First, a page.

Last edited 31 Jan 2021

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Institute of Historic Building Conservation Institute / association Website

The Architecture of Inverness: an illustrated architectural guide

The architecture of Inverness 290.png

The Architecture of Inverness: an illustrated architectural guide, Calum Maclean, Aiteas Architectural Press, 2020, 336 pages, 30 black and white and 362 colour illustrations, hardback.

Inverness is in a relatively remote part of the country more famous for wild empty landscapes of scattered communities. In spite of its rather unassuming title, this book is much more than a review of buildings within and in the vicinity of Scotland’s most northerly city. In celebrating the architecture of Inverness, the book examines not only the design and historical context of each building, but it also develops a historical narrative that links each building from prehistoric times to the present day.

The author reveals the evolution of ideas, explaining how one building informed the development of another, or where events forced a sudden change in direction, sometimes with unexpected consequences. Through each period of its history there are buildings that illustrate an awareness of current political and philosophical thinking from across Europe, and an aspiration or perhaps determination on the part of the community to be at the forefront of progress.

The reader will be surprised and delighted to discover renaissance mansions, Parisian boulevards, and white cubist villas from the 1930s inspired by the Bauhaus and Russian constructivist turbine halls. There are flashes of brilliance, such as the Queensgate development by Alexander Ross and the arts-and-crafts elegance of Rossal by WL Carruthers. Other buildings, such as Balnain House or the Forbes Mausoleum, are mere fragments of a once vast merchant empire. Buildings that might otherwise have remained hidden and forgotten have had a new light thrown on them.

Most of the buildings featured in the book are modest in scale. It would be unfair to draw comparison with the majestic palaces of London or the enlightenment splendour of Edinburgh, and to do so would rather miss the point. The author takes us on a detective adventure, revealing the clues to a story that would otherwise remain hidden from view. His approach transforms a collection of fine architectural buildings into an unexpected and compelling story about the evolution of people, place and identity.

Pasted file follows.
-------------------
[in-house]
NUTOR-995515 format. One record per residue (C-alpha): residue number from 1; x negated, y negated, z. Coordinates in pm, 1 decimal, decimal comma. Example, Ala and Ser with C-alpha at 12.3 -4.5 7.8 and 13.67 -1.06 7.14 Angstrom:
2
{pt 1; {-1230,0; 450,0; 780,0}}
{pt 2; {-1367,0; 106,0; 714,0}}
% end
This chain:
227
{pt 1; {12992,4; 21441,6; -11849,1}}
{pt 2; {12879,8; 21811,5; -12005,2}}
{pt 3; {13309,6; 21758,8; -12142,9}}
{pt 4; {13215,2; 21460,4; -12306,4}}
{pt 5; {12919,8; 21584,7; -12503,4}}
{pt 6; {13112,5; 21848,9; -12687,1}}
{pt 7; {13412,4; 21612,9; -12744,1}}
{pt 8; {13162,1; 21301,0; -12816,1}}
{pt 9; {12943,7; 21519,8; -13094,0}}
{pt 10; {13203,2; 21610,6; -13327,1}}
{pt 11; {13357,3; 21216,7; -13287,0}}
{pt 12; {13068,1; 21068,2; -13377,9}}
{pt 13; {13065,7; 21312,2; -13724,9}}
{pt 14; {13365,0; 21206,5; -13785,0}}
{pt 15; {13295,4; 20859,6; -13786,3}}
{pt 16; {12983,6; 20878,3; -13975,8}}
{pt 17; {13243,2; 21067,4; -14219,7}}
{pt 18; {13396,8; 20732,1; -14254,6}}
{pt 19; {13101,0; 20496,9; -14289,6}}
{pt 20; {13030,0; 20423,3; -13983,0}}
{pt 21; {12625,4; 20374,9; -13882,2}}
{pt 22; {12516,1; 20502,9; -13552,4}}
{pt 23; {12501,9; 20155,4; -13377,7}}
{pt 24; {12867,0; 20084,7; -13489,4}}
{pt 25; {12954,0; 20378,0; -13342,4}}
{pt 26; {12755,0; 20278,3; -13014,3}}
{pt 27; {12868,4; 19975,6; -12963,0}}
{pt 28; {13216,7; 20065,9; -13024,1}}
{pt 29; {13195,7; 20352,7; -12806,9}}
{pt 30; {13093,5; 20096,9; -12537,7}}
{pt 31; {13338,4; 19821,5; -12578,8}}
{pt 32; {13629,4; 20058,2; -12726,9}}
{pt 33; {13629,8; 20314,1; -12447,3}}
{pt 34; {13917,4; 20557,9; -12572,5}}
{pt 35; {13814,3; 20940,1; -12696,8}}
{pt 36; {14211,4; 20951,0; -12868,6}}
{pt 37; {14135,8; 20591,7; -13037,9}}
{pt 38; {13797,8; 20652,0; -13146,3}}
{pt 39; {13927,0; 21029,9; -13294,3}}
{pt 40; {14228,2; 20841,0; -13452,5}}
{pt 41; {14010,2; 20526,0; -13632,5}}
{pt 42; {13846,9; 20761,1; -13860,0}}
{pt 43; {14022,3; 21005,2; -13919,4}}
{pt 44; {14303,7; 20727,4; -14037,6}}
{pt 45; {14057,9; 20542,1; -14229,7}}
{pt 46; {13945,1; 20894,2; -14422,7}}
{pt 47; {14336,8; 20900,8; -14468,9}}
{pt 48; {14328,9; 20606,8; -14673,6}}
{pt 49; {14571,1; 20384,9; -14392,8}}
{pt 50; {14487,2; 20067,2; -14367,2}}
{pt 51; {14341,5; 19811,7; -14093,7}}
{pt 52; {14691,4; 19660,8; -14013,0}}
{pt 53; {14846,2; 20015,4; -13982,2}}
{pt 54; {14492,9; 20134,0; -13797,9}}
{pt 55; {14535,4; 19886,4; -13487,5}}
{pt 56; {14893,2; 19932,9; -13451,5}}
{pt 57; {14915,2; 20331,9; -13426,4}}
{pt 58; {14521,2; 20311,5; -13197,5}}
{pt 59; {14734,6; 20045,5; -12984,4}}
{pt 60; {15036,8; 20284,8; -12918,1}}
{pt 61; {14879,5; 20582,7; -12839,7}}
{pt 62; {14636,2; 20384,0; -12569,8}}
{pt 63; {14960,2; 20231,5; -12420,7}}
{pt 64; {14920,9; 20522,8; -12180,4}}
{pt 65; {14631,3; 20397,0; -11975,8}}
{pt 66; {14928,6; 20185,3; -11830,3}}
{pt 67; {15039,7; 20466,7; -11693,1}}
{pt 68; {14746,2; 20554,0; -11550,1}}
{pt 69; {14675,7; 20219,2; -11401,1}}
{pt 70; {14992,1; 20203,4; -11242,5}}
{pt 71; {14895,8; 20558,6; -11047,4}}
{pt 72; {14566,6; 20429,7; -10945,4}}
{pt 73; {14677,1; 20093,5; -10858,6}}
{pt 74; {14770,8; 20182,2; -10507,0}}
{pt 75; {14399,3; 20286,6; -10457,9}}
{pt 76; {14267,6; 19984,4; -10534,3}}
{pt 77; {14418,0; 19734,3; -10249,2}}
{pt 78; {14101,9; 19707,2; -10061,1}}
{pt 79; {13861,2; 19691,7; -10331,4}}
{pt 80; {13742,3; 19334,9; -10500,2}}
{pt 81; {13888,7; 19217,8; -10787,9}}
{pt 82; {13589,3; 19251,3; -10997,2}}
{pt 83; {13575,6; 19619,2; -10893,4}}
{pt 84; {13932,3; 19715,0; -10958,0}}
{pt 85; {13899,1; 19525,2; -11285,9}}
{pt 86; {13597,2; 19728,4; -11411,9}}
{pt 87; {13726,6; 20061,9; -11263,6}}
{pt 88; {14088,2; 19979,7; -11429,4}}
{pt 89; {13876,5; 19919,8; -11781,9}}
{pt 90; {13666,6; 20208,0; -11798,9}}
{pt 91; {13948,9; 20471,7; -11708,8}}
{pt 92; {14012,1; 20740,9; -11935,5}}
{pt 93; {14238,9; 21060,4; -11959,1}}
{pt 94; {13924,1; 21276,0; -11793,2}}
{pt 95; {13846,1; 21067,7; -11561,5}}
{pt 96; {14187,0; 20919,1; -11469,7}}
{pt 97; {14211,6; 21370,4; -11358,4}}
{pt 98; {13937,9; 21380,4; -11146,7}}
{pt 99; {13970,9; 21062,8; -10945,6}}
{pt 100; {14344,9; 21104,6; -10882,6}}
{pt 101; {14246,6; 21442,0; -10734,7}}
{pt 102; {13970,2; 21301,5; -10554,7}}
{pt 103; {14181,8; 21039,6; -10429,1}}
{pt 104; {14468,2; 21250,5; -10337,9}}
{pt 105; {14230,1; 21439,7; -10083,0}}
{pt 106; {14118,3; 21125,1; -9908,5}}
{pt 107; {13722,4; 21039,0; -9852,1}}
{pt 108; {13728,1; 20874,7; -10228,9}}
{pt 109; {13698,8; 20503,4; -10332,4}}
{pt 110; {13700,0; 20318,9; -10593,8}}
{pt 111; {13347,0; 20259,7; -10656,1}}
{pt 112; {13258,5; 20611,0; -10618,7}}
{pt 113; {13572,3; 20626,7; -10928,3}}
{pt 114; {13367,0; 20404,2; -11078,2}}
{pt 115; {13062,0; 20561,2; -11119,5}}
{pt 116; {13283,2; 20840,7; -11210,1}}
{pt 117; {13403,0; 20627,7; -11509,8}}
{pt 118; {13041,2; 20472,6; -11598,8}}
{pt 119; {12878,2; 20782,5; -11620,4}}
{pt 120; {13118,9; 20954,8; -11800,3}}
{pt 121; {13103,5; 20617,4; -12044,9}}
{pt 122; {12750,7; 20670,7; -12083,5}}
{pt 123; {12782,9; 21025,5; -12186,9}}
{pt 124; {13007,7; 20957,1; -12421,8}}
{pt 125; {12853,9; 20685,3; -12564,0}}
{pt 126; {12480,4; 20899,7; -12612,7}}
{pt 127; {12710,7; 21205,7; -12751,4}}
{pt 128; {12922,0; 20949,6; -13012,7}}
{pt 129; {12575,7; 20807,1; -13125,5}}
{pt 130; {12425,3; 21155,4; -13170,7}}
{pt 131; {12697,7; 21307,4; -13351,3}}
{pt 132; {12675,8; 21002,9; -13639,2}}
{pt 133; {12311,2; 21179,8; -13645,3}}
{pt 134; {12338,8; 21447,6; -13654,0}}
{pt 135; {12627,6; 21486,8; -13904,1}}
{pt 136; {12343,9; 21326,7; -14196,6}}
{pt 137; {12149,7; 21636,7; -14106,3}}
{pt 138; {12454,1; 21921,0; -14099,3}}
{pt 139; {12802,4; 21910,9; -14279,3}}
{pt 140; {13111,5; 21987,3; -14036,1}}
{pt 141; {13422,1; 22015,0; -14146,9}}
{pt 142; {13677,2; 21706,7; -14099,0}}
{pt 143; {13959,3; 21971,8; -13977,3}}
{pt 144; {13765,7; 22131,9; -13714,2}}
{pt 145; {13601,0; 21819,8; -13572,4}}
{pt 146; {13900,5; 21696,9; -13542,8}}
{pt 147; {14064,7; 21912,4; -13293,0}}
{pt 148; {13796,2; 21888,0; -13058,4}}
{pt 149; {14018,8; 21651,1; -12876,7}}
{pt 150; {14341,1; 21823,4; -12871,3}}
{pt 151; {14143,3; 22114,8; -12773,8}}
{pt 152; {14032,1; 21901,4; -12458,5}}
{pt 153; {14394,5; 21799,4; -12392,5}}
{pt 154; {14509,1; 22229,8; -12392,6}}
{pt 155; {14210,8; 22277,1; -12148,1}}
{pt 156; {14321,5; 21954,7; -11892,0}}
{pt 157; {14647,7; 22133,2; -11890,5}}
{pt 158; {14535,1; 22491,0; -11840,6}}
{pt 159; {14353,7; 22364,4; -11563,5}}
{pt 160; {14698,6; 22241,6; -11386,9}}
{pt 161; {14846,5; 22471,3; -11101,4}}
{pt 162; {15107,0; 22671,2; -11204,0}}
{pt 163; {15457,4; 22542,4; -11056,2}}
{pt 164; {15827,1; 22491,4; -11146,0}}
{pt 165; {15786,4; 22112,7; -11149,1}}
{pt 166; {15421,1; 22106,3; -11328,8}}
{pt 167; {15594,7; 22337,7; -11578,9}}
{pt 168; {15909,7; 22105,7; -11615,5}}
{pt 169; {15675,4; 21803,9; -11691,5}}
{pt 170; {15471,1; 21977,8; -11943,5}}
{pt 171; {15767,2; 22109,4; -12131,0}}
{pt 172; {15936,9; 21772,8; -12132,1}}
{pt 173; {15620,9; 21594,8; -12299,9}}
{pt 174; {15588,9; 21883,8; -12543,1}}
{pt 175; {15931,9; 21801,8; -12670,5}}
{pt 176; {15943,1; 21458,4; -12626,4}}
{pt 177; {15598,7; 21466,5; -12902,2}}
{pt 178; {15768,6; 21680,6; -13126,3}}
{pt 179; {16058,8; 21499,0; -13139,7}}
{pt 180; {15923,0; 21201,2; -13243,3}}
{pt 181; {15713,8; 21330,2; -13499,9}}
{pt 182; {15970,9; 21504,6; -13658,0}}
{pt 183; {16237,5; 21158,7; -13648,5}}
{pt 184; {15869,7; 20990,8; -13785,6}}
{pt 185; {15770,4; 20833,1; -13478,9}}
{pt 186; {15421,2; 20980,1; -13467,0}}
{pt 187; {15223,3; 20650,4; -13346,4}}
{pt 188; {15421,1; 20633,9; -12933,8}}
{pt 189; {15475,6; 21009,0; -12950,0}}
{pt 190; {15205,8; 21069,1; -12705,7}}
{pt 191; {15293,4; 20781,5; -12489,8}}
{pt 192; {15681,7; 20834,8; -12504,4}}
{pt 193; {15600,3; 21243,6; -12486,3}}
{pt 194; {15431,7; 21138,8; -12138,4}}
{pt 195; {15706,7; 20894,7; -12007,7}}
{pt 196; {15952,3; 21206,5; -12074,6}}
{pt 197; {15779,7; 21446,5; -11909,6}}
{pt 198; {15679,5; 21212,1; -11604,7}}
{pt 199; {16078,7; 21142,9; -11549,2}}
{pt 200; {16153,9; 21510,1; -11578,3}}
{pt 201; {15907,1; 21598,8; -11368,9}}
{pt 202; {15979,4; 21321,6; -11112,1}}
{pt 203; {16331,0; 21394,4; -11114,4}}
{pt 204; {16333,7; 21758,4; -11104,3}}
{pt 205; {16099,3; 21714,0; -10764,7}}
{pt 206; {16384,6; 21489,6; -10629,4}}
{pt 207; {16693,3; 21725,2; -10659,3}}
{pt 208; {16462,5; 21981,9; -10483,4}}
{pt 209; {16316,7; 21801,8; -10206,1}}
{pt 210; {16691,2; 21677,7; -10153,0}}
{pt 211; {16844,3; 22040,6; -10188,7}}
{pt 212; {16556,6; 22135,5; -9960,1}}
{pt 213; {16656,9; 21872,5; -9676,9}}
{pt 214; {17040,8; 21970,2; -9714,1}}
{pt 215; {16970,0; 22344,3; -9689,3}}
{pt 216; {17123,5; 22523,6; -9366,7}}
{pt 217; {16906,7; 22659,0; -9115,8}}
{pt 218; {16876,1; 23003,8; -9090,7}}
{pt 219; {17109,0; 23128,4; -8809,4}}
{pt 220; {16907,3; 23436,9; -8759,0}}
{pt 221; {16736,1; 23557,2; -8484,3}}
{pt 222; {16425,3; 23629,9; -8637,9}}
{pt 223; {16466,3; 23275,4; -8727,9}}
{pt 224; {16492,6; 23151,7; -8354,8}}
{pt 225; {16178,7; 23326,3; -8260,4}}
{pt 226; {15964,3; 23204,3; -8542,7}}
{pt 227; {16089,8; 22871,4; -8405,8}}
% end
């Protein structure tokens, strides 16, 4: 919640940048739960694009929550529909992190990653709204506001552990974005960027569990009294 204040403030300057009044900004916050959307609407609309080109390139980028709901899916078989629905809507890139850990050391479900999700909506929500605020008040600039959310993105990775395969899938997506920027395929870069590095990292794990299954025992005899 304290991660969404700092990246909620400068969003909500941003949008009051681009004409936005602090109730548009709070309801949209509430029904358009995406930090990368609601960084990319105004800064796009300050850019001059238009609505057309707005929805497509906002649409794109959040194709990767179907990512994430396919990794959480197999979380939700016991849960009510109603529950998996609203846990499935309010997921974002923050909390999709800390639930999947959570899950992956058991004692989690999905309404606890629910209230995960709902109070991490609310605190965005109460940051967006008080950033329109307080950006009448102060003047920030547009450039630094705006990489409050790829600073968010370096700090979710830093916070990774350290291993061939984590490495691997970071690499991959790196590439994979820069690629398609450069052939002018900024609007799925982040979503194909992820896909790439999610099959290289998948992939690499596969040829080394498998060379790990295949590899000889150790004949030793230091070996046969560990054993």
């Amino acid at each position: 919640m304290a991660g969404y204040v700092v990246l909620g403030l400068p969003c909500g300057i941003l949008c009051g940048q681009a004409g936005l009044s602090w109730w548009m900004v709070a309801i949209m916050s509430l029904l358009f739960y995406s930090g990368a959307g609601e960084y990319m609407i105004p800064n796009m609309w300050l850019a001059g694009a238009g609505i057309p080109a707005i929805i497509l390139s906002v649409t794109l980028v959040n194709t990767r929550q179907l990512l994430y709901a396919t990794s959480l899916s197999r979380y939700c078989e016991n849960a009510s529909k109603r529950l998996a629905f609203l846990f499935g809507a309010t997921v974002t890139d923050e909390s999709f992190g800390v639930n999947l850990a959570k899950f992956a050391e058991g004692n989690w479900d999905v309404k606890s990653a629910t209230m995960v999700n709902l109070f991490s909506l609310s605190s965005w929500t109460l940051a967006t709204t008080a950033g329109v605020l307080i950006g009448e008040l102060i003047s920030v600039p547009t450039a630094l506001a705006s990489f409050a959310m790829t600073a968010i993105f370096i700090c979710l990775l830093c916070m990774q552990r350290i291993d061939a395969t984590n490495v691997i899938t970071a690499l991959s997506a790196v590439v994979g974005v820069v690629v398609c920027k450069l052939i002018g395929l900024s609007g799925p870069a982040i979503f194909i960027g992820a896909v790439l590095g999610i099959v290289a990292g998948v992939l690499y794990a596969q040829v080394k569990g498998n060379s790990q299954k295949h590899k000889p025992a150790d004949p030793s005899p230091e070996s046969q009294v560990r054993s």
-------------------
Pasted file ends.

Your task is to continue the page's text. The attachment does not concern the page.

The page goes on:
By examining groups of buildings, and interpreting their significance to the community in which they are found and their collective contribution to the evolution of place and identity, the author perhaps suggests a new approach to our understanding and appreciation of the built environment. It reveals a weakness in our current approach, where buildings are assessed for protection on an individual basis, and where their qualities are measured against criteria intended to provide a quality benchmark but fail to recognise their importance and value to the local context.

The book is illustrated with large colour photographs of exceptional quality. The text is well laid out and as a consequence the format is attractive for reading at home. But the book might be a bit cumbersome for carrying around the streets, so it is accompanied by an app that can be downloaded to a smartphone. Using the phone’s GPS, the app can identify your location and tell you about buildings nearby; or the user can select a particular building from the index, which is grouped by historical period or location, and the app will provide GPS navigation to that building.

This article originally appeared as ‘Narration and navigation’ in Context 165, published by The Institute of Historic Building Conservation in August 2020. It was written by John T Duncan, former conservation architect at Highland Council, director and trustee of Inverness City Heritage Trust and Highland Historic Buildings Trust.

--Institute of Historic Building Conservation

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